Suicide in Jewish Tradition and Literature

Suicide is deemed a grave sin, yet Jewish legal authorities are alert to mitigating circumstances.

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Yet there are exceptional circumstances when a man is permitted to take his own life or allow it to be taken, of which martyrdom is the supreme example. The general tendency among the later authorities is to extend the idea of mitigating circumstances so that the law, re­corded in the [classical law code] Shulhan Arukh (Yoreh Deah, 345), that there are to be no rites of mourning over a suicide, is usually set aside wherever it can reasonably be assessed that the act was committed while the suicide was "of unsound mind."

Saul's suicide (I Samuel 31: 4-5) is defended on the grounds that he feared torture if he were captured by the Philistines and would have died in any event as a result of the torture. Similarly, Samson's suicide (Judges 16: 30), in which he destroyed himself together with his Philistine tormentors, is defended on the grounds that it constituted an act of kiddush hashem, "sanctification of the di­vine name," in the face of heathen mockery of the God of Israel.

Josephus (Jewish War 7. 8-9) tells how the garrison of Masada committed mass suicide. While this, too, is usually hailed as an example of martyrdom, some halakha [Jewish law] authorities have questioned whether the act of these heroes was justified in the light of the later halakhah, since the Romans may have spared their lives, albeit as slaves to the conquerors. Even the mass suicides of Jews in the Middle Ages in order to avoid forcible baptism was not defended by all the authorities, some of whom argued that while martyrdom was demanded, it was wrong for the Jews themselves to take their own lives. From all this it can be seen that no hard and fast rules were given, and ultimately the judgement of a suicide should be left to God.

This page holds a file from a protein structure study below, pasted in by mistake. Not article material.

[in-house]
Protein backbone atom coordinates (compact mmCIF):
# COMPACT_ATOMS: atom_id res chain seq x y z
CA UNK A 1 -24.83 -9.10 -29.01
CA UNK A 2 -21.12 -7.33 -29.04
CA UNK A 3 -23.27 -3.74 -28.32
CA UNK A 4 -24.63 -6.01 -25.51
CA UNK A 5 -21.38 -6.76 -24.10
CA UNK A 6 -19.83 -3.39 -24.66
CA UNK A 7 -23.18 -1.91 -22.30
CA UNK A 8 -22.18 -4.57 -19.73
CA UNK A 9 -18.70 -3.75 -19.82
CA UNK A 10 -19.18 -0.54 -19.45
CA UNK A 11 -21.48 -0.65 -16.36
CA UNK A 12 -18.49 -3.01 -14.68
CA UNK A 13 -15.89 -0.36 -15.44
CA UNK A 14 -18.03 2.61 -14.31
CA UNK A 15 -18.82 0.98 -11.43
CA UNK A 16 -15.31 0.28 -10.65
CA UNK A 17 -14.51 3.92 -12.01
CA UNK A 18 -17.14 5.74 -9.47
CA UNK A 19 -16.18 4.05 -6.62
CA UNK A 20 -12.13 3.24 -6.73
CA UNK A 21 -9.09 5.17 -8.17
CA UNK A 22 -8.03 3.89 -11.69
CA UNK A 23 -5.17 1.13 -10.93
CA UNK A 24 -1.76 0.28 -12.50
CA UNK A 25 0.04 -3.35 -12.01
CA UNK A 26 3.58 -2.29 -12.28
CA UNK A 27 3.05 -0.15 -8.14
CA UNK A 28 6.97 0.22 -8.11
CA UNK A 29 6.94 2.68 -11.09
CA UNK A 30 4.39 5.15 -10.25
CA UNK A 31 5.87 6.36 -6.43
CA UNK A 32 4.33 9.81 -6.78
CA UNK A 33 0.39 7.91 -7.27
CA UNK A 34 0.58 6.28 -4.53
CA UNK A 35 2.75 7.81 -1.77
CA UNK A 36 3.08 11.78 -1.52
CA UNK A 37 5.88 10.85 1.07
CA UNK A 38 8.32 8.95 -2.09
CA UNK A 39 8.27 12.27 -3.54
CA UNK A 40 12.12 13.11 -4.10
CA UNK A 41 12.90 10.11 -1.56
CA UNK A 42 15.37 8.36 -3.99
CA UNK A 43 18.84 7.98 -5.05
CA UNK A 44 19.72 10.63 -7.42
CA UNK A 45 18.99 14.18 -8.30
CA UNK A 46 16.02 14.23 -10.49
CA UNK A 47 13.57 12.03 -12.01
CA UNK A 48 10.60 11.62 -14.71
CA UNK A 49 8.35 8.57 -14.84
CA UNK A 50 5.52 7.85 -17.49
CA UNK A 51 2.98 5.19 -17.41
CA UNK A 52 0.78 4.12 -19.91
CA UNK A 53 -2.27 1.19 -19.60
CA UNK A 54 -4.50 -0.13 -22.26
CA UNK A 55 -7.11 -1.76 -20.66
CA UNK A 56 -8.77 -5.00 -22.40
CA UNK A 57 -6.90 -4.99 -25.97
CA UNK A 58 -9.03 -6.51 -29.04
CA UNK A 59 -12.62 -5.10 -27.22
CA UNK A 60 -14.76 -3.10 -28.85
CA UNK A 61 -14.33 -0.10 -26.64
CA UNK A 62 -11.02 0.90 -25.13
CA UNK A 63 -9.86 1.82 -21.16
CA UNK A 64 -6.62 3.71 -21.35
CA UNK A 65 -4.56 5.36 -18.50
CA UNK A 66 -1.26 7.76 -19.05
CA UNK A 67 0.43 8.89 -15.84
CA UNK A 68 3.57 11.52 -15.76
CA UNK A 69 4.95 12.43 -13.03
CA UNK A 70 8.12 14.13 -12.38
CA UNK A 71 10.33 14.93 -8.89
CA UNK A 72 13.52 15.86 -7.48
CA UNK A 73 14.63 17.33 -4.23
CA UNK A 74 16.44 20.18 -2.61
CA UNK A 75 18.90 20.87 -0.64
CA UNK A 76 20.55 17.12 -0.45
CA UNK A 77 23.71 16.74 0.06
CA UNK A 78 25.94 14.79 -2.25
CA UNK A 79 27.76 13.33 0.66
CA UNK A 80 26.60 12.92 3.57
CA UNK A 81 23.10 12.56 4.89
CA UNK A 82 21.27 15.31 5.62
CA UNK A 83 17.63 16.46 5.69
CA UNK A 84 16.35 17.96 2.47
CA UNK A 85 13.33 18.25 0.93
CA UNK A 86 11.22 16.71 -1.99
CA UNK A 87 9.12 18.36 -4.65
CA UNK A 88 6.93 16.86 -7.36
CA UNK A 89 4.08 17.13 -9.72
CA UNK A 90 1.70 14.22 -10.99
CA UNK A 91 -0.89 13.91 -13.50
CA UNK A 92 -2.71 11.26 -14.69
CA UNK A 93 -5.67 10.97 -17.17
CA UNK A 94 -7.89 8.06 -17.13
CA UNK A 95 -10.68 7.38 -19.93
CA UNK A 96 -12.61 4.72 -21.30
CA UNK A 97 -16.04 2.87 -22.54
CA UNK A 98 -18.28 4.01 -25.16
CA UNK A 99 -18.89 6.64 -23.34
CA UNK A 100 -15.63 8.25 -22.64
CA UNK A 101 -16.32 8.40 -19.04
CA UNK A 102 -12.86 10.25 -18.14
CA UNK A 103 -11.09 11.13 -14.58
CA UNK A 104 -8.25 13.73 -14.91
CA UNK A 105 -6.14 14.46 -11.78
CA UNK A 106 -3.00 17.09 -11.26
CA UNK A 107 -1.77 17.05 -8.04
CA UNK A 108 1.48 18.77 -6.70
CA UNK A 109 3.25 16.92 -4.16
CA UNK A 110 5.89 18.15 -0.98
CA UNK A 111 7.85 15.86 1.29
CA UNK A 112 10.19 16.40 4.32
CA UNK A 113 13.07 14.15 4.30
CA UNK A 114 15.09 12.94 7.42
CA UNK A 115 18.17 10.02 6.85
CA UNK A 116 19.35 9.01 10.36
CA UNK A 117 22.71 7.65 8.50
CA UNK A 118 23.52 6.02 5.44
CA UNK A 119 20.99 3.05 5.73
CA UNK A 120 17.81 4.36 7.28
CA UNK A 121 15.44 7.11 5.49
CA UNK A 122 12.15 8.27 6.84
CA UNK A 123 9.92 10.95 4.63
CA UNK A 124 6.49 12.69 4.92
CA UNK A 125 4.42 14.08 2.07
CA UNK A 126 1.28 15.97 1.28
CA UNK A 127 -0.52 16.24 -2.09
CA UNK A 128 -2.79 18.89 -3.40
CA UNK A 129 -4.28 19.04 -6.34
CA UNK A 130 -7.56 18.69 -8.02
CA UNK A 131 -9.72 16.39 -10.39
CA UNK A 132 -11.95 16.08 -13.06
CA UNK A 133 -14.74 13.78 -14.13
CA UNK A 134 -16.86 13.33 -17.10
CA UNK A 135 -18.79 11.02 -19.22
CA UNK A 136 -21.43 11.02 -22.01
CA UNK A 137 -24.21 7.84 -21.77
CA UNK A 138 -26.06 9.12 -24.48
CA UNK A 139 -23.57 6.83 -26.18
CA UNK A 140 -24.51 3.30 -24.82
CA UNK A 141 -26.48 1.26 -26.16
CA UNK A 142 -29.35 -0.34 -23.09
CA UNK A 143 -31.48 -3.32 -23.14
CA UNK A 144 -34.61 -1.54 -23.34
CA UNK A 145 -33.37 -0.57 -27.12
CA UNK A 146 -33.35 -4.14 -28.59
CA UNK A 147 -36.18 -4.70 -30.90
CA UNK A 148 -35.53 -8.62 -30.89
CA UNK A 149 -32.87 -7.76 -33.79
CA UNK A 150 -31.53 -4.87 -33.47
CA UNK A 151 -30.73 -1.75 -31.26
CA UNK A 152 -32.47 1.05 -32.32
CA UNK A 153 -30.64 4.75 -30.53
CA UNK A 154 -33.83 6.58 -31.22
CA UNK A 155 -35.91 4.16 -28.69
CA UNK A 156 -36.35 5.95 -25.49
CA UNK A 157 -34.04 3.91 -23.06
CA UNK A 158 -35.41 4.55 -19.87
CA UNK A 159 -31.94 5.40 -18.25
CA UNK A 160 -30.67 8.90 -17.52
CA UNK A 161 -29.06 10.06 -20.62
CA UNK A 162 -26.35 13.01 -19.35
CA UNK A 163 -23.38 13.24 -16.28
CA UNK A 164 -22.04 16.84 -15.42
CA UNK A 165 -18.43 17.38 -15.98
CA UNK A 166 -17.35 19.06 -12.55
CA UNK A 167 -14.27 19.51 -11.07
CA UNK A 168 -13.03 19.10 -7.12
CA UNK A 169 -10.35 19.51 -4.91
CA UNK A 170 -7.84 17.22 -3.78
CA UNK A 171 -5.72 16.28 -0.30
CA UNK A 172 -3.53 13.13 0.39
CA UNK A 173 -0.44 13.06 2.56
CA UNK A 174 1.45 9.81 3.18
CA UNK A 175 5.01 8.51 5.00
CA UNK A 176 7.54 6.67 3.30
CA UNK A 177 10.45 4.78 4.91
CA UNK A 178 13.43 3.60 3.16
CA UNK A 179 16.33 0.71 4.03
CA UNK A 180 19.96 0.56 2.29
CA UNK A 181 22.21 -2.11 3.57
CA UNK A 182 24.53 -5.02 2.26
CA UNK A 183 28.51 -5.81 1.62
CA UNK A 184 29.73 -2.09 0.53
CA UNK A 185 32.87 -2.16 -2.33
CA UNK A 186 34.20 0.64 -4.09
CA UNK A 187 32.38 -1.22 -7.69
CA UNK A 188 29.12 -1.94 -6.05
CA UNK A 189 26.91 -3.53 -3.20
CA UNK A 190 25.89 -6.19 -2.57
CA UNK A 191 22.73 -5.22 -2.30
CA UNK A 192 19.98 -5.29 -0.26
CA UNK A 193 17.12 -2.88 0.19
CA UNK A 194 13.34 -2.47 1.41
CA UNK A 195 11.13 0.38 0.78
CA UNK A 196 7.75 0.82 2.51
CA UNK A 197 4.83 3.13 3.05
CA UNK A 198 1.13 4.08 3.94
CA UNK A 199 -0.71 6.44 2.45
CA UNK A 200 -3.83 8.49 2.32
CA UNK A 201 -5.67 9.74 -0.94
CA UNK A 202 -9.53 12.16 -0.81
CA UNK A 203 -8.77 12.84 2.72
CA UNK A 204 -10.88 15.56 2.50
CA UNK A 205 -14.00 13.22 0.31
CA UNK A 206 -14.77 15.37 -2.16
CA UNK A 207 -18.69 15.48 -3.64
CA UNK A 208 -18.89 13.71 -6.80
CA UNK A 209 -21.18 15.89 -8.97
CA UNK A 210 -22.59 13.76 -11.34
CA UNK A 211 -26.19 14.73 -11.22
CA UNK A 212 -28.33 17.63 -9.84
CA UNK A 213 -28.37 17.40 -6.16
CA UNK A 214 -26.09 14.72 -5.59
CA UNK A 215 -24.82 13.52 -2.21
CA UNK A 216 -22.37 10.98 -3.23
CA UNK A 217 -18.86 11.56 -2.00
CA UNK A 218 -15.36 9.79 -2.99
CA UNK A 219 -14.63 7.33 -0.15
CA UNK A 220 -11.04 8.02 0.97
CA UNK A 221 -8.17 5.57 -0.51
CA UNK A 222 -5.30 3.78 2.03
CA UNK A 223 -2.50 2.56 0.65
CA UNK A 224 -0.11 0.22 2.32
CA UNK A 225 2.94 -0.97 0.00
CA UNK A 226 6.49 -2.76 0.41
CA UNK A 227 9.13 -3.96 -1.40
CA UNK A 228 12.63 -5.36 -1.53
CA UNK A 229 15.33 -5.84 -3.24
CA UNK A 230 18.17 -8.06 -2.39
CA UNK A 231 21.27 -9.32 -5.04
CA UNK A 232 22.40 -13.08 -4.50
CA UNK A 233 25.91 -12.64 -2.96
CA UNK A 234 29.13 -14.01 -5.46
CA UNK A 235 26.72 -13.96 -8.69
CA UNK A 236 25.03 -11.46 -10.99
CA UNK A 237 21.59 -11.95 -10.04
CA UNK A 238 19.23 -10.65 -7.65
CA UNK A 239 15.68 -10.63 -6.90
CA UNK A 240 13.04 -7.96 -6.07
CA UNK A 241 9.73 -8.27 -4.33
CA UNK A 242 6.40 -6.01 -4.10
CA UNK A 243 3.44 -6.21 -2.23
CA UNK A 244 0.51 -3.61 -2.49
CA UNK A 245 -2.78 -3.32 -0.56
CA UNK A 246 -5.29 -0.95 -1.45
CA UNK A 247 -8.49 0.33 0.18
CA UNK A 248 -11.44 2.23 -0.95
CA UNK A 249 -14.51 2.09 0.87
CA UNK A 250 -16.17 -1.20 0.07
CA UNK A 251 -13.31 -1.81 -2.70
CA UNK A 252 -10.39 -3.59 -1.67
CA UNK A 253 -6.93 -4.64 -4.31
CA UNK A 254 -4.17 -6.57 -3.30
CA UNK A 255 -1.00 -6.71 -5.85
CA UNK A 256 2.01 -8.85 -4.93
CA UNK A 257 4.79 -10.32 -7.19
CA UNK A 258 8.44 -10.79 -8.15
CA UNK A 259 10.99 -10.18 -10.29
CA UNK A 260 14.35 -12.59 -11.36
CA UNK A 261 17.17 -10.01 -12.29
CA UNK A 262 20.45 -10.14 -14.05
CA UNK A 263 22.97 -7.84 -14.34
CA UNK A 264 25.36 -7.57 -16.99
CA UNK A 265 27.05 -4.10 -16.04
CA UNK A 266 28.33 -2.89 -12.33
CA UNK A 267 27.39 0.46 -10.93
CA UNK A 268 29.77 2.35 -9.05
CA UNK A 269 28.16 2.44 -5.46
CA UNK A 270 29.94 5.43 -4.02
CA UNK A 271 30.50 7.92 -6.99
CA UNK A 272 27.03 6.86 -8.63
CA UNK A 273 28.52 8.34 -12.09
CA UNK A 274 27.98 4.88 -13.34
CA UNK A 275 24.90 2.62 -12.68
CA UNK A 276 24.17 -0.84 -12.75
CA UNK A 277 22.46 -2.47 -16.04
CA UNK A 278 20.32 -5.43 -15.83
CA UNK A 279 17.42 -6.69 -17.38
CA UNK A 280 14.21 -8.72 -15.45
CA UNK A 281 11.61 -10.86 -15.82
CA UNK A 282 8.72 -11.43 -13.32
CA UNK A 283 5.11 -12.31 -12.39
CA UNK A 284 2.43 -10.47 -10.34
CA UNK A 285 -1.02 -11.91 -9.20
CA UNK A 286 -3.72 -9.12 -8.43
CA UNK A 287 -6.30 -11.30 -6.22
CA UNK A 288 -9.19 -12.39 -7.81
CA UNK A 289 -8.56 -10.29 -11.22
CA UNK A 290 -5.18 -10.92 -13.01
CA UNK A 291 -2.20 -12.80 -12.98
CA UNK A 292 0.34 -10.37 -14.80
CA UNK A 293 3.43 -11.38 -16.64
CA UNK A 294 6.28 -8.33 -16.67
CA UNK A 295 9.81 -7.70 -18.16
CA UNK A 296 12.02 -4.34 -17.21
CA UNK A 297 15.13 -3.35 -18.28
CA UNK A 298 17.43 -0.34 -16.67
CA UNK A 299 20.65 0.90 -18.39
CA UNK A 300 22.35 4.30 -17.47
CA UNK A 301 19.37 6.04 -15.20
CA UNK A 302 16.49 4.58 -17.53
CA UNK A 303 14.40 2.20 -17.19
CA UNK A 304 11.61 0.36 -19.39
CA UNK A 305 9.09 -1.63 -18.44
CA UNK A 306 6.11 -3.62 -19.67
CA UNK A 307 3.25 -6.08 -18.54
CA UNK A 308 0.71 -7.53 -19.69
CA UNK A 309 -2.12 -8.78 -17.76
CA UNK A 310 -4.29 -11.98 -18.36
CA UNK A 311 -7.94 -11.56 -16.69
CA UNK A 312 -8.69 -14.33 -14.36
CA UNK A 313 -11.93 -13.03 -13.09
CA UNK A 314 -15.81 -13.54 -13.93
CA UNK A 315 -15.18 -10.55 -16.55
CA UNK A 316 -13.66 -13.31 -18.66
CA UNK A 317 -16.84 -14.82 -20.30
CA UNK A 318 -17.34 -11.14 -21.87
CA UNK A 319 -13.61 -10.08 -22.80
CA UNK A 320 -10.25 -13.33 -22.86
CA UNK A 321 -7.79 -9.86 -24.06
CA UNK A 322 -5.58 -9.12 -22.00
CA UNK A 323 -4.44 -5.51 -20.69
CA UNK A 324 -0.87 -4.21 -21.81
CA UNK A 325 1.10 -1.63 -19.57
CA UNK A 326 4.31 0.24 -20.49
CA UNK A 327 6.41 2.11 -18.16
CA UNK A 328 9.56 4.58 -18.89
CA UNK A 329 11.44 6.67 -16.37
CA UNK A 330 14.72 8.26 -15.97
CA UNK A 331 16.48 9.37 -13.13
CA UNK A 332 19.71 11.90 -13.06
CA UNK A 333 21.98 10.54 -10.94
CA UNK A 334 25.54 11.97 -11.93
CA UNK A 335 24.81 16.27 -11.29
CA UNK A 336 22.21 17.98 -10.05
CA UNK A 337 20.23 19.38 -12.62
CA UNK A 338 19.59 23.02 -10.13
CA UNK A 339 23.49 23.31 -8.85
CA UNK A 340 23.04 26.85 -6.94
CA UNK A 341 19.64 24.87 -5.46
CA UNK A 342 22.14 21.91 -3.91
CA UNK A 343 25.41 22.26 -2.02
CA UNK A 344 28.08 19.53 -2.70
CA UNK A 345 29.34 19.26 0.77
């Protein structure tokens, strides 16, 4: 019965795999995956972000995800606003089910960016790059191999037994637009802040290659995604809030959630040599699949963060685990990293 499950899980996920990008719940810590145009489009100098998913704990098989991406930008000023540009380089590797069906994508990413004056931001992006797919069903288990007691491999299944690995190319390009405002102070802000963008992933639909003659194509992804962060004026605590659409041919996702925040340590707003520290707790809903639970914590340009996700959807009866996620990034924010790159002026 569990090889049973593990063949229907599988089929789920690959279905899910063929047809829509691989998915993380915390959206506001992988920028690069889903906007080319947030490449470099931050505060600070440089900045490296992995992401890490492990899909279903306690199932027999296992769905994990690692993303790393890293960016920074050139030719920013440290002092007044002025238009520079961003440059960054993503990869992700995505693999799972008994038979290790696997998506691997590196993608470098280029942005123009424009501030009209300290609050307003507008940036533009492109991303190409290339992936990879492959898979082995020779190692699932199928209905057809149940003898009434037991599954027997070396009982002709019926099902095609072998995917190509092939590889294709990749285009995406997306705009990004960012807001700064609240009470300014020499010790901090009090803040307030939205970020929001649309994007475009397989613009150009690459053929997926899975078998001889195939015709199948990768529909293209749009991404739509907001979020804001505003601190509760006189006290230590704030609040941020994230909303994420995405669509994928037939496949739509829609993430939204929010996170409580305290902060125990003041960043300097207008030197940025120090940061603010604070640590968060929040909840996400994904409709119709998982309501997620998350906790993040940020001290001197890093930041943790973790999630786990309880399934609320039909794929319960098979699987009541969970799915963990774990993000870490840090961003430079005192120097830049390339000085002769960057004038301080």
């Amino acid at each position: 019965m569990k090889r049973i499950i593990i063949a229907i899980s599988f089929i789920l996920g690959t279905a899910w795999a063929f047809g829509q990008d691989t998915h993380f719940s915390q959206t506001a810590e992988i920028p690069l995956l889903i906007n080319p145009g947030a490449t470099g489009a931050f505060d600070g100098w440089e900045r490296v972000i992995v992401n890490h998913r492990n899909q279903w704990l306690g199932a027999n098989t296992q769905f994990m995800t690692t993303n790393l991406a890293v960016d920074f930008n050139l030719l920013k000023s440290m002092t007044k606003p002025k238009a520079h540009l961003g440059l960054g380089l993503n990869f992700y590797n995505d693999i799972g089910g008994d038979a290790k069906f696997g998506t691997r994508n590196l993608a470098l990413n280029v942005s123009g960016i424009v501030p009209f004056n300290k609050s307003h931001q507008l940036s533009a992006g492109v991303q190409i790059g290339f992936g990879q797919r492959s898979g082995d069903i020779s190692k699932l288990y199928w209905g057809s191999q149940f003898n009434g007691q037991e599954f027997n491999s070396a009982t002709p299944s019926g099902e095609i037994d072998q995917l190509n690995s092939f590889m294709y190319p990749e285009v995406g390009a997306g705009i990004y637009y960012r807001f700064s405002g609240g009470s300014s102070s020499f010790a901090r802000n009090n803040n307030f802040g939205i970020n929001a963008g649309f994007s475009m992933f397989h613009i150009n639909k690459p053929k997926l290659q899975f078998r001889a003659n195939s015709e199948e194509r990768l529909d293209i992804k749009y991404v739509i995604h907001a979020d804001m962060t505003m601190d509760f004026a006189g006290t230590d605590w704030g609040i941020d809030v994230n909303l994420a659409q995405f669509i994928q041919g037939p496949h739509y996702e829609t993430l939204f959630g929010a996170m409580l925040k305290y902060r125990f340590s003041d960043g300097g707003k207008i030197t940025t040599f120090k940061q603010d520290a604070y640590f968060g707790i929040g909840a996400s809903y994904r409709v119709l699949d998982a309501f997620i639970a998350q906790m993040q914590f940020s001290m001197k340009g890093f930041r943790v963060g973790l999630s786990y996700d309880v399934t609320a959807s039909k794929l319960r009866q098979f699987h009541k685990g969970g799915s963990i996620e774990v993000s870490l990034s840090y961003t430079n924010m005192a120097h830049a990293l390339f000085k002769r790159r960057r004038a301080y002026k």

The late Hasidic master, Mordecai Joseph of Izbica (d. 1854) in his commentary to the Torah, has an unusual discussion relevant to the theme of suicide. This author appears to have been the first to ask, from the theological point of view, whether a man, struggling for the truth against seemingly overwhelming odds, may give in mentally and entreat God to release him from the struggle by allowing him to die. For such a man actually to commit suicide is unthinkable, but is it impious for him to pray to God that he should die?

The two biblical examples of this kind of prayer are the plea of Jonah (Jonah 4: 4) and the prayer of Elijah (1 Kings 19: 4). Both prophets uttered their plea for death when their mission seemed to have failed. This Hasidic master reads the narratives of Jonah and Elijah as expressing disapproval of this kind of prayer. The good man, says Mordecai Joseph, should not take his distress at the wrongdoings of his contemporaries so much to heart as to wish that he were no longer alive to witness their sinful deeds.

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Rabbi Louis Jacobs

Rabbi Dr. Louis Jacobs (1920-2006) was a Masorti rabbi, the first leader of Masorti Judaism (also known as Conservative Judaism) in the United Kingdom, and a leading writer and thinker on Judaism.